Larmoon ‘Mr Larcom Gold’ x ‘Daylight Moon’
Larwind ‘Mt Larcom Gold’ x ‘Windermere’
Mistymere ‘Misty Mountain’ x ‘Windermere’
Mistywhite ‘Misty Mountain’ x ‘National White’
Moonmere ‘Daylight Moon’ x ‘Windermere’
Natstar ‘National White’ x ‘North Star’
Two Windy ‘Two Up’ x ‘Windermere’

I have given more thought to how it might be dealt with, but haven’t come up with anything beyond continuing to draw attention to the existence of the problem and urging all growers to think very carefully before using these “breeding group” or “breeding line” terms such as “Larwind” or “Moonmere” when writing labels for plants bought as seedlings.   If you do elect to go for that short-cut, make sure to keep a supplementary record of the plants’ precise parentage in a notebook or on computer, and write out a full label for each plant as soon as practicable.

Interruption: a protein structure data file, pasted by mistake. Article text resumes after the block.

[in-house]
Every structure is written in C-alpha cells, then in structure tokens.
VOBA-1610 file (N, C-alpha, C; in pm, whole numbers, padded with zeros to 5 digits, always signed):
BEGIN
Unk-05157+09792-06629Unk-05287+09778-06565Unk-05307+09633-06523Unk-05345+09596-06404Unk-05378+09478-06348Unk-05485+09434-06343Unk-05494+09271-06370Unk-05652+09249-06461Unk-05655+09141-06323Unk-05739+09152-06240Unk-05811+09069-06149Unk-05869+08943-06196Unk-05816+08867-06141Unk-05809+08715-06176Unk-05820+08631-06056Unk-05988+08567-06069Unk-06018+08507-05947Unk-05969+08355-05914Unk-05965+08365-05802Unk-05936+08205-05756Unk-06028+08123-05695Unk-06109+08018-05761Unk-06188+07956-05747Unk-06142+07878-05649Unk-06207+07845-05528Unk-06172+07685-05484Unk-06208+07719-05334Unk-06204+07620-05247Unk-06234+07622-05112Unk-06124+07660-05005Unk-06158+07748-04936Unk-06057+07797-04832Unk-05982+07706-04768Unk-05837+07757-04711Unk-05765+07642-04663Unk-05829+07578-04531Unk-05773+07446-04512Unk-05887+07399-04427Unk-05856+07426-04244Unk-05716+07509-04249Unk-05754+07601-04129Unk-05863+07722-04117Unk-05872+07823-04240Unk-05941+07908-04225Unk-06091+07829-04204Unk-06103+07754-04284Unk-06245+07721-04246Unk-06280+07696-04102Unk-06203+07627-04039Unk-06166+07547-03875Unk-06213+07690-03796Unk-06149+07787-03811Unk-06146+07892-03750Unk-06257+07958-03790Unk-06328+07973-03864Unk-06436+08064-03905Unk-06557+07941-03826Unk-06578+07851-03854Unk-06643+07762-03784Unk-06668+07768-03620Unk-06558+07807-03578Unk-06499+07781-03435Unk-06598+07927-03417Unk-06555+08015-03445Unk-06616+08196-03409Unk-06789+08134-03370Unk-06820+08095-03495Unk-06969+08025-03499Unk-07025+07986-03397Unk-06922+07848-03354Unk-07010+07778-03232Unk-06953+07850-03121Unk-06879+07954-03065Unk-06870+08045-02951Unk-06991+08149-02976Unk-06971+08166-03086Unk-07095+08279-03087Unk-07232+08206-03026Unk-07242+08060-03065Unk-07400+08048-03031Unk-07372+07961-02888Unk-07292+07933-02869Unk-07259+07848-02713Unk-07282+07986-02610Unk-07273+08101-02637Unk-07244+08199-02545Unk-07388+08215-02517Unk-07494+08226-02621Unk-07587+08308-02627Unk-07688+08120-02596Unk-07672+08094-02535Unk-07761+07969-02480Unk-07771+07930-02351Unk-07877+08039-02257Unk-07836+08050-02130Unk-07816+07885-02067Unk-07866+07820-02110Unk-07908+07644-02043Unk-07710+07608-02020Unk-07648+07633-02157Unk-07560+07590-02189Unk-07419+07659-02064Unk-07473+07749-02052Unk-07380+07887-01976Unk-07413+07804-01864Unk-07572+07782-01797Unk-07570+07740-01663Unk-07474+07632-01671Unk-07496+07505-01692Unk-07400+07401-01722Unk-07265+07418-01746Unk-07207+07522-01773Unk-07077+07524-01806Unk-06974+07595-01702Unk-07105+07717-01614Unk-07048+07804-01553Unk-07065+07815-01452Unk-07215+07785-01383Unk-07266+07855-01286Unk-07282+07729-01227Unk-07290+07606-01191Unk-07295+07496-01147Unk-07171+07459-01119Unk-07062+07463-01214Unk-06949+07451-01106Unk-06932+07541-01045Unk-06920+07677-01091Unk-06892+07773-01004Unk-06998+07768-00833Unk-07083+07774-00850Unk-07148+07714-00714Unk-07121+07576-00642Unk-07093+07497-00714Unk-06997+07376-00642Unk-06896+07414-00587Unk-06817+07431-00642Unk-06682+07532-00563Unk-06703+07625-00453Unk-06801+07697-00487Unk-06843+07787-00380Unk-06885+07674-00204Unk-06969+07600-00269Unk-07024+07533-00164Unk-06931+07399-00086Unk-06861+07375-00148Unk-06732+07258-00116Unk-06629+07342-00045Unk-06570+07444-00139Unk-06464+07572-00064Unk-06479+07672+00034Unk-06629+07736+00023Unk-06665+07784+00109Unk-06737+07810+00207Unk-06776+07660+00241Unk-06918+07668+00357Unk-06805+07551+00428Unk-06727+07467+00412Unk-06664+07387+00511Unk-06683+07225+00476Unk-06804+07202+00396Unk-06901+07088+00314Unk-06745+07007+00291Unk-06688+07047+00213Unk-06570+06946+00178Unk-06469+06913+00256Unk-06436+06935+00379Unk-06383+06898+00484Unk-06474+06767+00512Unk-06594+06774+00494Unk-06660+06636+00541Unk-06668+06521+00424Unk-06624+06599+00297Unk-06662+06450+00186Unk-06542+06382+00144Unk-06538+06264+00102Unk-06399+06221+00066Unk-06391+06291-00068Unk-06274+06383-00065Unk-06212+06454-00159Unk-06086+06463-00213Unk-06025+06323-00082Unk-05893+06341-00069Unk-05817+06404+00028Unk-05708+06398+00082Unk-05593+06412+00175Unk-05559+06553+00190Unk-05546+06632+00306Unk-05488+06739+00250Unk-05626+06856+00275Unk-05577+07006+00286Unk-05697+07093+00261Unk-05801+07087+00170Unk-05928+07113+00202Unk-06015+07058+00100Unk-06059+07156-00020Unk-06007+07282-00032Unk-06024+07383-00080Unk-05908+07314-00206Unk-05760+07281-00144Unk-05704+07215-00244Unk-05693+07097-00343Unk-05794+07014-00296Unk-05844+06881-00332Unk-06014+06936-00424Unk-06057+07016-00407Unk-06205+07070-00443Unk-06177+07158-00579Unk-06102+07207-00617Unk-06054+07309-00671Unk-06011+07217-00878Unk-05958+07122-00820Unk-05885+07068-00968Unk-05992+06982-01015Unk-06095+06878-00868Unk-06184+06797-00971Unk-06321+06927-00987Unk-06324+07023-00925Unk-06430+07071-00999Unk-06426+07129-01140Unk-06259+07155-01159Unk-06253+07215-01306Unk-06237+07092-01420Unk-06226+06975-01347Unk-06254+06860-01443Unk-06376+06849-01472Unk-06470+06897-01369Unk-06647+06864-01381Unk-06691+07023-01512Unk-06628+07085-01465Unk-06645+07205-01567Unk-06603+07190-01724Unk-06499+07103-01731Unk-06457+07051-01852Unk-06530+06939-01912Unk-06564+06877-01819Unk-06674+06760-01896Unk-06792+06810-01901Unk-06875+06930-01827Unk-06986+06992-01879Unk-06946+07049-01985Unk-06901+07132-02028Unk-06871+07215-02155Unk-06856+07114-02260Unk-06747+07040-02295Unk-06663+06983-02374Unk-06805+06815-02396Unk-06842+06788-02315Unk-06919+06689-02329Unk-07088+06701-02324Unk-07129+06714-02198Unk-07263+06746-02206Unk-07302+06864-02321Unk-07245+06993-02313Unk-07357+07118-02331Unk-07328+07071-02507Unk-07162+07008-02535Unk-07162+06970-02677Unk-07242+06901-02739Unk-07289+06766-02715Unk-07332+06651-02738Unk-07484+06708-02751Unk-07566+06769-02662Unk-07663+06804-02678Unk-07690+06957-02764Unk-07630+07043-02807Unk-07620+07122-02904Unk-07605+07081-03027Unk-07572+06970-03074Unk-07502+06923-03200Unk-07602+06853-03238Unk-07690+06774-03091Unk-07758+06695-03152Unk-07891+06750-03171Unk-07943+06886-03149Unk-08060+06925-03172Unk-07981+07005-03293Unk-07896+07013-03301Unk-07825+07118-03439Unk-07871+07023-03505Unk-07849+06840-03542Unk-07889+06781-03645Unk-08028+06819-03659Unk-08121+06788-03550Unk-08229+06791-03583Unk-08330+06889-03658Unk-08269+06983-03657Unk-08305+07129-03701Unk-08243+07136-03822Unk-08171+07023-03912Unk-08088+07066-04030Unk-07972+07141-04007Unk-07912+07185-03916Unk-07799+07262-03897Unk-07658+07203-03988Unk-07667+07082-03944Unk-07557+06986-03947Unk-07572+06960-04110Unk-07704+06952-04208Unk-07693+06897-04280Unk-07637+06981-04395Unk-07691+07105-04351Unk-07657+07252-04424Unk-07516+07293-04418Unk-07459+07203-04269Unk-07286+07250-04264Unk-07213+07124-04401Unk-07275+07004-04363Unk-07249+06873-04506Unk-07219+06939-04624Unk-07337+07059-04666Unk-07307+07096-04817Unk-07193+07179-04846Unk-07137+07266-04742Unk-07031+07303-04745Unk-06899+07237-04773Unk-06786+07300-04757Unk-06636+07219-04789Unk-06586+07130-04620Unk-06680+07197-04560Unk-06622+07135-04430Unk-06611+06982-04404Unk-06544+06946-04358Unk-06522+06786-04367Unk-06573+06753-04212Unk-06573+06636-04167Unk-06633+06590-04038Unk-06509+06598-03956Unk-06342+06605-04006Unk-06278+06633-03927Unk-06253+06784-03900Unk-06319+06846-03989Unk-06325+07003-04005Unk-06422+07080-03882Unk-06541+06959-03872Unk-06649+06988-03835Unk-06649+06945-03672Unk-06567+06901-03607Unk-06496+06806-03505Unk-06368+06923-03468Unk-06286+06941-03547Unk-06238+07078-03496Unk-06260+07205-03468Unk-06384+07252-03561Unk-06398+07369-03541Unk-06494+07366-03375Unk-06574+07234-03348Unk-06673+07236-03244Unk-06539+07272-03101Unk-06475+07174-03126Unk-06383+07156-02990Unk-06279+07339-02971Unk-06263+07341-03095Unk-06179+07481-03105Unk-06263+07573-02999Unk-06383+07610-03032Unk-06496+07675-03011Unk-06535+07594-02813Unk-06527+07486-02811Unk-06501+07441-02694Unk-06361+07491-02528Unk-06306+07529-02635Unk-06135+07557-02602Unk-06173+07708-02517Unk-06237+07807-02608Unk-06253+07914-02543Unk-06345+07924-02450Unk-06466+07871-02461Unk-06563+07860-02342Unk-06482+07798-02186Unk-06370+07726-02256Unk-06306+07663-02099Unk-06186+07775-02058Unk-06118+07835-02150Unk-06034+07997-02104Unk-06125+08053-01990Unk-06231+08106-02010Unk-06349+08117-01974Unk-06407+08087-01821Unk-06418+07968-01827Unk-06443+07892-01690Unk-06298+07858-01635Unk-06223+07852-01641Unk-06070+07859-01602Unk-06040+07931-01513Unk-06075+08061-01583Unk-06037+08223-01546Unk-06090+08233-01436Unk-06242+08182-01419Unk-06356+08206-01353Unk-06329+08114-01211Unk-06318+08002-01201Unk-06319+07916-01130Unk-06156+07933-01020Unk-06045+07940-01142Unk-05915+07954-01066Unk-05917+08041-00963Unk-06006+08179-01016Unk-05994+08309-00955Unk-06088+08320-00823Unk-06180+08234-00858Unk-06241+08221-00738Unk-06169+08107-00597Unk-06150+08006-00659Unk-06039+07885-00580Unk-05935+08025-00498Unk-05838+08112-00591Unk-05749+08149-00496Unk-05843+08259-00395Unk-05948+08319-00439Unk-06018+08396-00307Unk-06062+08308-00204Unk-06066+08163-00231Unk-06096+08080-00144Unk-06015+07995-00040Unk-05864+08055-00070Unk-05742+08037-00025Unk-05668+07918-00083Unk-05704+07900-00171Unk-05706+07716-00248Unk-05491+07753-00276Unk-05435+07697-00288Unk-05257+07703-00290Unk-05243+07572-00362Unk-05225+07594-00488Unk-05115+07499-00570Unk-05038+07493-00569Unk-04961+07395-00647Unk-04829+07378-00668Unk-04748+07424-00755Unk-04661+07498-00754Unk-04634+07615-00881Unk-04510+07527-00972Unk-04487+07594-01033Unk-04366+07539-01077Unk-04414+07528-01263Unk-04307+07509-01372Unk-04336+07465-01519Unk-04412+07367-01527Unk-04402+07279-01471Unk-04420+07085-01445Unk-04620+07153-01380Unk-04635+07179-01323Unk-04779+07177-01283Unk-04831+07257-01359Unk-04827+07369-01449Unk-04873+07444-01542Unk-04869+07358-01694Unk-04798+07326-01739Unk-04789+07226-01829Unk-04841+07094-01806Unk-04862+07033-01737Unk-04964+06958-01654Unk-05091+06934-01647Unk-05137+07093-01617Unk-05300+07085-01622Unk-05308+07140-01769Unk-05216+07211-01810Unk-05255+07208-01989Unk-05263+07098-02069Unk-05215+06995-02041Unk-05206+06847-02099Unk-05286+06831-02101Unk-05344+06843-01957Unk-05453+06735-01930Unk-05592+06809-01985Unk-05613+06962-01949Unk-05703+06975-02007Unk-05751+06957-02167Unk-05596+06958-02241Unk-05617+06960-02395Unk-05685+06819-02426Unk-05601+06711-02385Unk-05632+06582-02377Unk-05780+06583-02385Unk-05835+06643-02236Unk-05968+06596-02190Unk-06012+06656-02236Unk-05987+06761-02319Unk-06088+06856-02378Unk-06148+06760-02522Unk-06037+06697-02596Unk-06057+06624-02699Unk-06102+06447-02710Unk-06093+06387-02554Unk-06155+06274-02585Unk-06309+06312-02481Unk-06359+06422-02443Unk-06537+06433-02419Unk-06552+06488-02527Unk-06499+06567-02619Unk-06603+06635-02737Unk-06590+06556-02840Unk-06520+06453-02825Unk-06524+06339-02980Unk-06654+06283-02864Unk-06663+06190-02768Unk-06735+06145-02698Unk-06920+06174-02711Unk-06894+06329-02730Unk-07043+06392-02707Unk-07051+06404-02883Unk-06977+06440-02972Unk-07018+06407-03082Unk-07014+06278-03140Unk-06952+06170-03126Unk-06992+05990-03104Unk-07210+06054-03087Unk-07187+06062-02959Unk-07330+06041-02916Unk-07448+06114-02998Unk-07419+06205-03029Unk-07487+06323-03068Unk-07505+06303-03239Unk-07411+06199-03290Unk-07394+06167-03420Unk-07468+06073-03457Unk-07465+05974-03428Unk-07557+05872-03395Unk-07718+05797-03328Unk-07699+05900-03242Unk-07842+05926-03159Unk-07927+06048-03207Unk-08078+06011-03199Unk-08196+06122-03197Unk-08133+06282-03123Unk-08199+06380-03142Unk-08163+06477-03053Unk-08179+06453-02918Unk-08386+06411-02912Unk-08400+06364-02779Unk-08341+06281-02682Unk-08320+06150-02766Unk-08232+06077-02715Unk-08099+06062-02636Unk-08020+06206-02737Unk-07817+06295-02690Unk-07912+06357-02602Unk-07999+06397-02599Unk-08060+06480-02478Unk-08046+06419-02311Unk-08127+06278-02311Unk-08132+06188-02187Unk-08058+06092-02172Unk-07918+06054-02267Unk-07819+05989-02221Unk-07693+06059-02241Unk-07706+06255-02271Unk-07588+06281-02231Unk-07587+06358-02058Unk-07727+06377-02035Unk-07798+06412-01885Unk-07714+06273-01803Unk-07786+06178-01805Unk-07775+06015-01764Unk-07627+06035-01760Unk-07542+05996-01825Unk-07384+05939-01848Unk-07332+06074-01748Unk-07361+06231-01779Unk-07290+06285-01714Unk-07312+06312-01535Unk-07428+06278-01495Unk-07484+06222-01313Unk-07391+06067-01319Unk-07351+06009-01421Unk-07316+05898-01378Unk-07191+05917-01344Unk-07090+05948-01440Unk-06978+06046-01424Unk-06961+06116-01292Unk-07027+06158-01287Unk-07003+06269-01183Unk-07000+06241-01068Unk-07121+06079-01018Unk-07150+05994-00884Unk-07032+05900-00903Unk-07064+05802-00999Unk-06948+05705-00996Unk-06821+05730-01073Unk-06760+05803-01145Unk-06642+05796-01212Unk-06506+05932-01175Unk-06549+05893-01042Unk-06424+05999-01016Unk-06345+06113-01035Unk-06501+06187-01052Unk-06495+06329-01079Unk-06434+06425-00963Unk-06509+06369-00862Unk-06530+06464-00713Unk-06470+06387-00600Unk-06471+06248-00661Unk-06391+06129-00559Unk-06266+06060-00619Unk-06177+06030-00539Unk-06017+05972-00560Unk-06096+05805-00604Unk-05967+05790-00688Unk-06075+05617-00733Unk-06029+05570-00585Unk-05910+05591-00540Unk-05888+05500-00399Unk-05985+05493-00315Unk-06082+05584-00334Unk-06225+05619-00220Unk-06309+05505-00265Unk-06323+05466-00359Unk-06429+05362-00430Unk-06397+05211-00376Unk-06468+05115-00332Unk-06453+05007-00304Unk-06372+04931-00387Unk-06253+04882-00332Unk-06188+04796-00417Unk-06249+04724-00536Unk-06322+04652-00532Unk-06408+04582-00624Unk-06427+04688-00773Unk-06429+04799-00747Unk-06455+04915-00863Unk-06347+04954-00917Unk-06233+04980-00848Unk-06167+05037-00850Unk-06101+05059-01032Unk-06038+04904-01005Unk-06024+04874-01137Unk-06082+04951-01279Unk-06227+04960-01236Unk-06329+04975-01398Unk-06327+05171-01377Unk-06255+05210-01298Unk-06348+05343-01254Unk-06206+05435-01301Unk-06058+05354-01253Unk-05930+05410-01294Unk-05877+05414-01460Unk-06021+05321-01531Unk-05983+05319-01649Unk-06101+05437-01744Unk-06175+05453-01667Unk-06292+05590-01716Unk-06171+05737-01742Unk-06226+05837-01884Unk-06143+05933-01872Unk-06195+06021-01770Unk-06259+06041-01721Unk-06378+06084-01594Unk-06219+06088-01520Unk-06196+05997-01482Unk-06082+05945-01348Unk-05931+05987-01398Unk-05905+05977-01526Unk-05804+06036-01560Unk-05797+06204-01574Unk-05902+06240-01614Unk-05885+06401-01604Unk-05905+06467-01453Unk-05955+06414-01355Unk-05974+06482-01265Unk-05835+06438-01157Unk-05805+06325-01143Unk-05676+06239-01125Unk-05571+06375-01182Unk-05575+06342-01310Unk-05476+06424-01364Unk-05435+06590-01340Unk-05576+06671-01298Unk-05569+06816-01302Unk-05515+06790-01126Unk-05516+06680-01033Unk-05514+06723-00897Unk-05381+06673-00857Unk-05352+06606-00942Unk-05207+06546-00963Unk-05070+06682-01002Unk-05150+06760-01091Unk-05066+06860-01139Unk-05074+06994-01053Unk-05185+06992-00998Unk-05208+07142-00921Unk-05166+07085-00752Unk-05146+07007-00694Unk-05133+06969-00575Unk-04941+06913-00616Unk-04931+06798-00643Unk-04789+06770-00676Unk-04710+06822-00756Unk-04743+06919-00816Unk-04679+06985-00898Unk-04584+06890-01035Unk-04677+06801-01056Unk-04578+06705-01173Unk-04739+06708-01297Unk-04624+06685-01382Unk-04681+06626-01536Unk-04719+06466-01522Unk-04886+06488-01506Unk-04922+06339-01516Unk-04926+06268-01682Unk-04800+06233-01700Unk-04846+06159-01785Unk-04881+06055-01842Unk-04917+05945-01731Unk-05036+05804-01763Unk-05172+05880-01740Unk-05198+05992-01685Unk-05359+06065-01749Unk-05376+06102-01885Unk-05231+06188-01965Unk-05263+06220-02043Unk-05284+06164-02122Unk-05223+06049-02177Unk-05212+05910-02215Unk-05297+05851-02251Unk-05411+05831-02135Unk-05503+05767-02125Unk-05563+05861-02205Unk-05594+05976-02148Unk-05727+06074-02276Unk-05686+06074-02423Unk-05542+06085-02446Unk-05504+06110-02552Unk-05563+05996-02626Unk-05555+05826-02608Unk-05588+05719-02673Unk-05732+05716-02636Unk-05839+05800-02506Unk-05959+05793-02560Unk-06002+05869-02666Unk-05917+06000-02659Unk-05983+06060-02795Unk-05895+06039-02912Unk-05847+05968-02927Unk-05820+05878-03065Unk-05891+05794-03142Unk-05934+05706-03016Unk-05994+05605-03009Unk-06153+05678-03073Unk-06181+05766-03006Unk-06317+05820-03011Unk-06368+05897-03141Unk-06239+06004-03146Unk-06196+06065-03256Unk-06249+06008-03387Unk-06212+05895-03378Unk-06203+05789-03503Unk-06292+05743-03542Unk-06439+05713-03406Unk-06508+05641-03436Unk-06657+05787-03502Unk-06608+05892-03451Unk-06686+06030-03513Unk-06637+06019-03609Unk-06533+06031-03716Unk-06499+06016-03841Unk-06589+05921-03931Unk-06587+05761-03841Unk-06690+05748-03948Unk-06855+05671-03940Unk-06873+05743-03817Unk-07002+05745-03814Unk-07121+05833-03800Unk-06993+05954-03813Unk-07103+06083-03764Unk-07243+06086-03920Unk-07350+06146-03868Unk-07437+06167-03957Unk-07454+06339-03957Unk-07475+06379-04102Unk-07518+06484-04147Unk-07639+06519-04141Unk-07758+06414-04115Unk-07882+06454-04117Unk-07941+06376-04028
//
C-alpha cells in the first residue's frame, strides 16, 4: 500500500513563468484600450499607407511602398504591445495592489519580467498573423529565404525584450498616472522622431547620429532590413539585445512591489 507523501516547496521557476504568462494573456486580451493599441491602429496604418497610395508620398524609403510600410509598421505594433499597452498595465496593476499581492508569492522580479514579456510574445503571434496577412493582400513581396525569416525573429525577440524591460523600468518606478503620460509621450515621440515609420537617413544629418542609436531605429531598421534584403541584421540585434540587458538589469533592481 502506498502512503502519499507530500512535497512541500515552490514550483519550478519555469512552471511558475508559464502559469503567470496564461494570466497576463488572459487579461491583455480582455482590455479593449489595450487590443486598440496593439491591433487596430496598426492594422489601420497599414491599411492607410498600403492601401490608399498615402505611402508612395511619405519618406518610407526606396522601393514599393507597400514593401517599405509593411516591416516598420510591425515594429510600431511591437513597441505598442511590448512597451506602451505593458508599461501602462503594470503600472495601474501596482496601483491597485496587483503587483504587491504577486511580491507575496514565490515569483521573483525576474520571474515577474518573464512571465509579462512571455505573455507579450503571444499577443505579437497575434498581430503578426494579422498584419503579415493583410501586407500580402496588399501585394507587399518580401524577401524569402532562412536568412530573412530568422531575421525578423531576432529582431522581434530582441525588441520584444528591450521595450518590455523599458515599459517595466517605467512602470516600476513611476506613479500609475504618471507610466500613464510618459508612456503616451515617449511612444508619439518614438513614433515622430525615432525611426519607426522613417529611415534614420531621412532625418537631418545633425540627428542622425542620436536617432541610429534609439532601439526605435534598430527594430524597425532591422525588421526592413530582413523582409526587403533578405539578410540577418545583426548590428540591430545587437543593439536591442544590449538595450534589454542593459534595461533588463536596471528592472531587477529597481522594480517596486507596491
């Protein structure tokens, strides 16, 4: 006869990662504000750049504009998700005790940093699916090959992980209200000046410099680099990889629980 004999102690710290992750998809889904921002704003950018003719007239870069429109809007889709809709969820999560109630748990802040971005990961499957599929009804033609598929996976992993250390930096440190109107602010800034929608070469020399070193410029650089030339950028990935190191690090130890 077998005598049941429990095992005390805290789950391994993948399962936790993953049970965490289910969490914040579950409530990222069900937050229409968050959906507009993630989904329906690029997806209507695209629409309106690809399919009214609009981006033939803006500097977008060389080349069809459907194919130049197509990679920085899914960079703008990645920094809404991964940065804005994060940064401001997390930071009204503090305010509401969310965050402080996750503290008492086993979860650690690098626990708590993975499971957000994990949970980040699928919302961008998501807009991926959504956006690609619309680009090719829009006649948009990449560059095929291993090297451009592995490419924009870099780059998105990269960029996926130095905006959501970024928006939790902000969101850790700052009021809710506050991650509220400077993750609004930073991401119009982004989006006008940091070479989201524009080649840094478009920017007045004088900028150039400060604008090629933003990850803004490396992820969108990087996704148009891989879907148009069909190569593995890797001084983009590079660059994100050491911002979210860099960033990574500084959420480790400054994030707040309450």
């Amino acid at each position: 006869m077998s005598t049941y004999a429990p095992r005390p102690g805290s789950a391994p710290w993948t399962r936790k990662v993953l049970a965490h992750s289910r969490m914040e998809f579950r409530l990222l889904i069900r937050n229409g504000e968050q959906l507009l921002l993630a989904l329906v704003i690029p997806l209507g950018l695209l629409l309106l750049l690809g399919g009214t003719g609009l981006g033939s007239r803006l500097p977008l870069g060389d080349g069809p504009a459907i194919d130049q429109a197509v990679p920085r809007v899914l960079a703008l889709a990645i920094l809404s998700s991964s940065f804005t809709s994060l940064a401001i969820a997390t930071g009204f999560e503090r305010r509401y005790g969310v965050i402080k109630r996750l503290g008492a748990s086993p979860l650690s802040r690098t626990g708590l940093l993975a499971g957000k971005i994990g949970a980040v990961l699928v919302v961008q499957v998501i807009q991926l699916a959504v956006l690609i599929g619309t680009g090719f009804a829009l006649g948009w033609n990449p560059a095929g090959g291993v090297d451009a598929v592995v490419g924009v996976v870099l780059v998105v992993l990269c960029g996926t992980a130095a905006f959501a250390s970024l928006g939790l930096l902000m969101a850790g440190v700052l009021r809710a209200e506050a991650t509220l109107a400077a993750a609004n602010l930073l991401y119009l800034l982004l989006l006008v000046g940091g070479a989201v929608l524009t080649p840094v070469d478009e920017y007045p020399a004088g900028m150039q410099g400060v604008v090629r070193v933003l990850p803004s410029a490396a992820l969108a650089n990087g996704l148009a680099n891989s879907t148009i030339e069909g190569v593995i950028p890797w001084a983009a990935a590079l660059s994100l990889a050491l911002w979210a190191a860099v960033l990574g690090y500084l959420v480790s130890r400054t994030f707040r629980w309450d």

This project continues to be a work in progress and I invite anyone with comments to make about the current list, or additional information, or ideas about the breeding groups naming issue, to contact me by email at  or by mail to     P.O. Box 1549, Ballina, NSW, 2478.

Roslyn Capell                   January 2016

Dendrobium speciosum Cultivars – Updated May 2020

This list has finally been updated.  All entries added since the February 2017 changes are written in blue text.   The introductions to the original list in 2012 and the 2016 revision have been left in as the issues remain the same, and I repeat the plea made previously for growers to be careful with names and avoid using “breeding group” names such as “Herbmere” and “Larwind” on their tags because of the confusion they can cause.